O'Reilly Theatre, Dublin
Premiered as a film in May, Liz Roche Company's Demos has finally made the stage as first envisioned by the choreographer and her composer for this piece, David Coonan. An exploration of togetherness and separation that had been planned since 2018, it was finally created within the context of Covid self-isolation, so it could be superficially viewed as art imitating life. But Demos is altogether more universal than a lockdown lament.
Watching the action at last unfold on stage is undoubtedly welcome, but it can be hard to dispel first impressions. The camera’s lens allowed for close-ups whose details are impossible to spot from a theatre seat. But the film was in some ways a sterile, 2D representation of the energy created by live performance, unable to produce physical responses in the viewer the way hearing the screech of skin against floor, as a dancer slides to the ground at the O’Reilly Theatre, makes you wince. Live and filmed versions both have their merits, but sweaty in-the-fleshness will always win out.
The Crash Ensemble musicians' presence adds to the sense of shared connection as music and movement travel together through peaks and troughs
Aided by Coonan’s impressive score, played live and recorded by members of the Crash Ensemble, the dance feels less harnessed than Roche’s previous works. Each dancer’s trigger to move seems less a choreographic direction and more a reaction to other dancers, as energy and momentum are sparked between bodies and the dance develops an inner drive. At quieter moments, stillness magnifies the space between individuals, so that communal energy shuts down and separation becomes paramount. At one point a dancer stands and slowly moves his torso as others try to gently place a hand on him. This ducking and weaving to avoid touch grows until he is guided off the stage, fearful of being touched.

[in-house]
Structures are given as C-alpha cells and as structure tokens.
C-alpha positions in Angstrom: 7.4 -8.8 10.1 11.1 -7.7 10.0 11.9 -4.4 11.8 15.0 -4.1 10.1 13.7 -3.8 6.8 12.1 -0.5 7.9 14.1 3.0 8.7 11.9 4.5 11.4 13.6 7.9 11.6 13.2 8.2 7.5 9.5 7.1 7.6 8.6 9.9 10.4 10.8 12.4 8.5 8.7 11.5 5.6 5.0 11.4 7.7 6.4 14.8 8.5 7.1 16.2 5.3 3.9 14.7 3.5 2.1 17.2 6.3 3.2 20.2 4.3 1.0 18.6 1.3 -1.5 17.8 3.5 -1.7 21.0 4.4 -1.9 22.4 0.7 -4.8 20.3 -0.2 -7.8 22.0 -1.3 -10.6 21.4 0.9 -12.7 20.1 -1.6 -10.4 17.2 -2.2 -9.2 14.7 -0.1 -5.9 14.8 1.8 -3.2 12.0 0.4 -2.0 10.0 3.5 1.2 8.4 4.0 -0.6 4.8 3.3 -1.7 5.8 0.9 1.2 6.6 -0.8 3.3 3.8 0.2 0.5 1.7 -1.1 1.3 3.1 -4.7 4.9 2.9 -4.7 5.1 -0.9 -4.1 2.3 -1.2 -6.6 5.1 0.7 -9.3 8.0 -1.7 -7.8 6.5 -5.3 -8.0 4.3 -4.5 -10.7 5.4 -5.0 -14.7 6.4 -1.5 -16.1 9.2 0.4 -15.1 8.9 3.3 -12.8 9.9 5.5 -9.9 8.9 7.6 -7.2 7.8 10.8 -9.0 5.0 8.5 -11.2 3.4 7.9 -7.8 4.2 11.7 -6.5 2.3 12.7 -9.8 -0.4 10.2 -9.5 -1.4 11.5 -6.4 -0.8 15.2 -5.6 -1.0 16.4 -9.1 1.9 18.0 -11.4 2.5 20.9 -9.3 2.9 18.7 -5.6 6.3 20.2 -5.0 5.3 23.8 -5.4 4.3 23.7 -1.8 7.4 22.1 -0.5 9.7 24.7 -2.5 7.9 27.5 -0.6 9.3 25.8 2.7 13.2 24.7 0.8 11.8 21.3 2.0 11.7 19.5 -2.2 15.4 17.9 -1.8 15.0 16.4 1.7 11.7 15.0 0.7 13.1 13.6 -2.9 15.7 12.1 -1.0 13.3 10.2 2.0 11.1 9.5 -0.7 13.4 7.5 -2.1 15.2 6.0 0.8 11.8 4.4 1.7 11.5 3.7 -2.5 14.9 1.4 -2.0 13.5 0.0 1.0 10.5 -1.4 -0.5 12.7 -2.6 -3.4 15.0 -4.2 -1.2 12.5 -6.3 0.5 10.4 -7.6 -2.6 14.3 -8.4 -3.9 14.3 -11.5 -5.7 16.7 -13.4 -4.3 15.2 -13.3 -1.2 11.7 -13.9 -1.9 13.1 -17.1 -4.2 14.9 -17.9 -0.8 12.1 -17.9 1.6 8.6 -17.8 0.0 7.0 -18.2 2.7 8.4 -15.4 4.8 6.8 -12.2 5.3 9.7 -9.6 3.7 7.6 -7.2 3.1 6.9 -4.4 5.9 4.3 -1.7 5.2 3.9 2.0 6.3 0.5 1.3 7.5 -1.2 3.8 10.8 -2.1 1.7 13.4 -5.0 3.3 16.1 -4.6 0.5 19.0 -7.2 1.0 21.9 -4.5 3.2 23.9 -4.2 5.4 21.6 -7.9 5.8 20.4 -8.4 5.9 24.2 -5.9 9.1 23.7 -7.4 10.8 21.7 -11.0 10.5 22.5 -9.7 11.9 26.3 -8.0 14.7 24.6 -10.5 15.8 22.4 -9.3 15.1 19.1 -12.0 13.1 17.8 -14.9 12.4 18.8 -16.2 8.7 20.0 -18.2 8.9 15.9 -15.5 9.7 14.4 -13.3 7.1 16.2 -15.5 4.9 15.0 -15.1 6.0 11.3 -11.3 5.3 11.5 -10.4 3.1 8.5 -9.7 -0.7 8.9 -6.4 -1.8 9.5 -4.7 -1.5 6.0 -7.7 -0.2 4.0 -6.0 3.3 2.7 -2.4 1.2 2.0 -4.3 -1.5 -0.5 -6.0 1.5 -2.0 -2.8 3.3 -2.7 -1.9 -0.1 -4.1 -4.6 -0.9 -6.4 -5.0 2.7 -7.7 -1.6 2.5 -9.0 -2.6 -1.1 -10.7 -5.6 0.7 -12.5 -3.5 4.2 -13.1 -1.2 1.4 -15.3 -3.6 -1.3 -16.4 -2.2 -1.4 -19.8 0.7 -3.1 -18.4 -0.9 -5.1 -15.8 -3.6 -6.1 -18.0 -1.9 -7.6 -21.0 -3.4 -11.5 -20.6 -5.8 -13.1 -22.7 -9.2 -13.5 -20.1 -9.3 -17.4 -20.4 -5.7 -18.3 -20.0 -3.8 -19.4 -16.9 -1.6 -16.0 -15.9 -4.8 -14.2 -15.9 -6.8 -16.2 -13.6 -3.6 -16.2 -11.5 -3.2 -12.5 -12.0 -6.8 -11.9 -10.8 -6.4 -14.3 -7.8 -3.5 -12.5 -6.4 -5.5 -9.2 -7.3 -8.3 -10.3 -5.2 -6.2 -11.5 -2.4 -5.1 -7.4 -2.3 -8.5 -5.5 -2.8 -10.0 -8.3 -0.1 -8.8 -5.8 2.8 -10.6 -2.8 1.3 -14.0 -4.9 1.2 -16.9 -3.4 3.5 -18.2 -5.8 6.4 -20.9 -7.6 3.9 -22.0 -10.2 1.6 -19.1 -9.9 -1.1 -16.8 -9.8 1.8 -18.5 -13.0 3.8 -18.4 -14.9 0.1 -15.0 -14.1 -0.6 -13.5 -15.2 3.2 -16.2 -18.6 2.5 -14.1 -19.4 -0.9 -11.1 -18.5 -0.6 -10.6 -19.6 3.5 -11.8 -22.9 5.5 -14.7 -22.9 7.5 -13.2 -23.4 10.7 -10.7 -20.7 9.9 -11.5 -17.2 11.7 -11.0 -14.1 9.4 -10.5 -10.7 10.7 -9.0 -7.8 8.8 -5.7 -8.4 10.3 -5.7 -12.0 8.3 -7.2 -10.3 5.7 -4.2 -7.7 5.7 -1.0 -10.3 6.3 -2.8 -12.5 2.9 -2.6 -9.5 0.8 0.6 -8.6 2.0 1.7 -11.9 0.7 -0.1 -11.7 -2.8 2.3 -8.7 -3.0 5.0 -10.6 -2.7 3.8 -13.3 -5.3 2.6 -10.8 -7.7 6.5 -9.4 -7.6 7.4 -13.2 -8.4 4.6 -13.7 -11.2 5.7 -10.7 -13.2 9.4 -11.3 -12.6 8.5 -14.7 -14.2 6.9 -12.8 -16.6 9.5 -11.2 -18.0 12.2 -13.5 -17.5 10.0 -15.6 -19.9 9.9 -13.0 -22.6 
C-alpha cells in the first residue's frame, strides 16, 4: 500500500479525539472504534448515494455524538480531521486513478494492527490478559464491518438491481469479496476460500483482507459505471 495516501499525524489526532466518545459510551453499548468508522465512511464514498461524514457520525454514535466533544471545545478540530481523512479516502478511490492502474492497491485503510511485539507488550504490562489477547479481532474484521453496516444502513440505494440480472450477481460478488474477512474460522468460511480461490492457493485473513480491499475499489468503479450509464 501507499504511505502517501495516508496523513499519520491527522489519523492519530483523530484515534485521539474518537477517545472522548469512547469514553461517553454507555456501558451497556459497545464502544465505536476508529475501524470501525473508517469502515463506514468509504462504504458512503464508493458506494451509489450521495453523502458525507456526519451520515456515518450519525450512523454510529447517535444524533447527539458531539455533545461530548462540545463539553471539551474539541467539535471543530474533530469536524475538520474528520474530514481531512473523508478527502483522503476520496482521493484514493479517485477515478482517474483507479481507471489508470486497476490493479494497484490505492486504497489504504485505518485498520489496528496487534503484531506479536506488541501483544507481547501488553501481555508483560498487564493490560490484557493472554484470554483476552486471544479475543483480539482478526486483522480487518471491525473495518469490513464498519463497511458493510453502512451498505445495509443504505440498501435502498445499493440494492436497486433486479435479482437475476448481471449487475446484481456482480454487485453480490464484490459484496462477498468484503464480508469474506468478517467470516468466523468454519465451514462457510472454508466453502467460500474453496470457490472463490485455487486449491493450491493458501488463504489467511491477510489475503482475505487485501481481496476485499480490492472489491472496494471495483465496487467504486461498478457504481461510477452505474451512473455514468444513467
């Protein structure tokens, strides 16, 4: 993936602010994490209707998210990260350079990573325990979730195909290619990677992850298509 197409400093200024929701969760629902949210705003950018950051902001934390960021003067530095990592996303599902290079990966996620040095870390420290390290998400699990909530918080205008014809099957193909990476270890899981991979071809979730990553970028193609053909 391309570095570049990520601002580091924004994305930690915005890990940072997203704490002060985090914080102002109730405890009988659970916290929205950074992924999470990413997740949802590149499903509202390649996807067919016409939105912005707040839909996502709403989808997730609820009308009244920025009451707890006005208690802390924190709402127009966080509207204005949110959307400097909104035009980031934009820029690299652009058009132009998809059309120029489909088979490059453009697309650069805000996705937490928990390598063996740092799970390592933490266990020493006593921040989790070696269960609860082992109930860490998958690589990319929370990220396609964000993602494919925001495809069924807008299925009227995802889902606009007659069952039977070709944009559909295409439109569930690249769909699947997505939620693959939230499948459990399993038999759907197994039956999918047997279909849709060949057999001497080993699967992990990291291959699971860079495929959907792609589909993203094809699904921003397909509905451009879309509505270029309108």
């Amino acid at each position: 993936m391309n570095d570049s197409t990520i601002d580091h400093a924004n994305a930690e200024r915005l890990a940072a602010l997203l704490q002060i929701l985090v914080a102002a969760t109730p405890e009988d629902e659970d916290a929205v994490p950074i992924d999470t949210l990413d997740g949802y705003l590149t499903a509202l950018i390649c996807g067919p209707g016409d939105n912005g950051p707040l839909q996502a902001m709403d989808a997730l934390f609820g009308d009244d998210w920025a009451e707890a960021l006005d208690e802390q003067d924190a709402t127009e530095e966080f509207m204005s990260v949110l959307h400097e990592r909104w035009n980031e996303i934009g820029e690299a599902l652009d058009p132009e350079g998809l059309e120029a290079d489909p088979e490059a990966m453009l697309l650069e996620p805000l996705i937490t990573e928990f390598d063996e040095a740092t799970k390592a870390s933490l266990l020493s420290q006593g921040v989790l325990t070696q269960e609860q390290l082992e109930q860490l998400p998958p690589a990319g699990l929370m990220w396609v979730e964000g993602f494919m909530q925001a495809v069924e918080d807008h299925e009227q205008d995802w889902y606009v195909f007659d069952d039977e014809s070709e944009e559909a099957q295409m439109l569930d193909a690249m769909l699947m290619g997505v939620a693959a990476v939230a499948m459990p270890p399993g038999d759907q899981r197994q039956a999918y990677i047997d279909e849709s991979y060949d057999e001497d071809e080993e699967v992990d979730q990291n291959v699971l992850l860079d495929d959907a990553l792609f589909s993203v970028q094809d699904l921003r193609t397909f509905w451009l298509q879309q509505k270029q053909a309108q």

Although there is no direct interaction, the musicians' presence also adds to the sense of shared connection as music and movement travel together through peaks and troughs. These correlations are less successful during two sections of improvised music, where the score loses focus and connection to the choreography.
This is easily forgivable, though, because, overall, Demos equally celebrates connection and separation: the reassuring might of the collective and the ability of each individual to influence that power.
Runs until Saturday, November 13th, as part of Dublin Dance Festival